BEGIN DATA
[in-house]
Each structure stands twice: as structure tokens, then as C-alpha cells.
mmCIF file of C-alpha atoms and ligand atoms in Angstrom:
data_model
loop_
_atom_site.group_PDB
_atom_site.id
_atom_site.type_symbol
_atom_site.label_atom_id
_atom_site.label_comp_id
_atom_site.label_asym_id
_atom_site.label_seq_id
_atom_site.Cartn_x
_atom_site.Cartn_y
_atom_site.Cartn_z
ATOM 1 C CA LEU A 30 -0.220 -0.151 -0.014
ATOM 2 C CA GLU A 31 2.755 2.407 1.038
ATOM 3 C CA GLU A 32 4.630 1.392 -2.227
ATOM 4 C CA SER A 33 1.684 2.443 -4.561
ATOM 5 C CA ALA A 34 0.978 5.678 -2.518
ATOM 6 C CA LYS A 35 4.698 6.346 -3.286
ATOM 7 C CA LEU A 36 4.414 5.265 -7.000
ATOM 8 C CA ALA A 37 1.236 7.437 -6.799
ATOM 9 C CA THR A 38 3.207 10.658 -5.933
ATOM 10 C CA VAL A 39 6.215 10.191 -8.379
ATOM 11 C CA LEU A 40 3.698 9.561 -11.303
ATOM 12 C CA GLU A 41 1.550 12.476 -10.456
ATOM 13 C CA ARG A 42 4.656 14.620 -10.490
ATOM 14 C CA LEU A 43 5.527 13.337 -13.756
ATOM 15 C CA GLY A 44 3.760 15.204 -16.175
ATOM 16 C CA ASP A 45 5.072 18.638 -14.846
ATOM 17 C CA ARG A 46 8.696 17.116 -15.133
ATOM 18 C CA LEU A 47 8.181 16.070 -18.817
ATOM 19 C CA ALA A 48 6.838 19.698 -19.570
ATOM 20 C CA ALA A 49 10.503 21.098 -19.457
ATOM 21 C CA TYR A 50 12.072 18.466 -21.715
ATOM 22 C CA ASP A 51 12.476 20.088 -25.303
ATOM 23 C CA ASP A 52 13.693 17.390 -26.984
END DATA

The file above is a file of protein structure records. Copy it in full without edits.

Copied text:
[in-house]
Each structure stands twice: as structure tokens, then as C-alpha cells.
mmCIF file of C-alpha atoms and ligand atoms in Angstrom:
data_model
loop_
_atom_site.group_PDB
_atom_site.id
_atom_site.type_symbol
_atom_site.label_atom_id
_atom_site.label_comp_id
_atom_site.label_asym_id
_atom_site.label_seq_id
_atom_site.Cartn_x
_atom_site.Cartn_y
_atom_site.Cartn_z
ATOM 1 C CA LEU A 30 -0.220 -0.151 -0.014
ATOM 2 C CA GLU A 31 2.755 2.407 1.038
ATOM 3 C CA GLU A 32 4.630 1.392 -2.227
ATOM 4 C CA SER A 33 1.684 2.443 -4.561
ATOM 5 C CA ALA A 34 0.978 5.678 -2.518
ATOM 6 C CA LYS A 35 4.698 6.346 -3.286
ATOM 7 C CA LEU A 36 4.414 5.265 -7.000
ATOM 8 C CA ALA A 37 1.236 7.437 -6.799
ATOM 9 C CA THR A 38 3.207 10.658 -5.933
ATOM 10 C CA VAL A 39 6.215 10.191 -8.379
ATOM 11 C CA LEU A 40 3.698 9.561 -11.303
ATOM 12 C CA GLU A 41 1.550 12.476 -10.456
ATOM 13 C CA ARG A 42 4.656 14.620 -10.490
ATOM 14 C CA LEU A 43 5.527 13.337 -13.756
ATOM 15 C CA GLY A 44 3.760 15.204 -16.175
ATOM 16 C CA ASP A 45 5.072 18.638 -14.846
ATOM 17 C CA ARG A 46 8.696 17.116 -15.133
ATOM 18 C CA LEU A 47 8.181 16.070 -18.817
ATOM 19 C CA ALA A 48 6.838 19.698 -19.570
ATOM 20 C CA ALA A 49 10.503 21.098 -19.457
ATOM 21 C CA TYR A 50 12.072 18.466 -21.715
ATOM 22 C CA ASP A 51 12.476 20.088 -25.303
ATOM 23 C CA ASP A 52 13.693 17.390 -26.984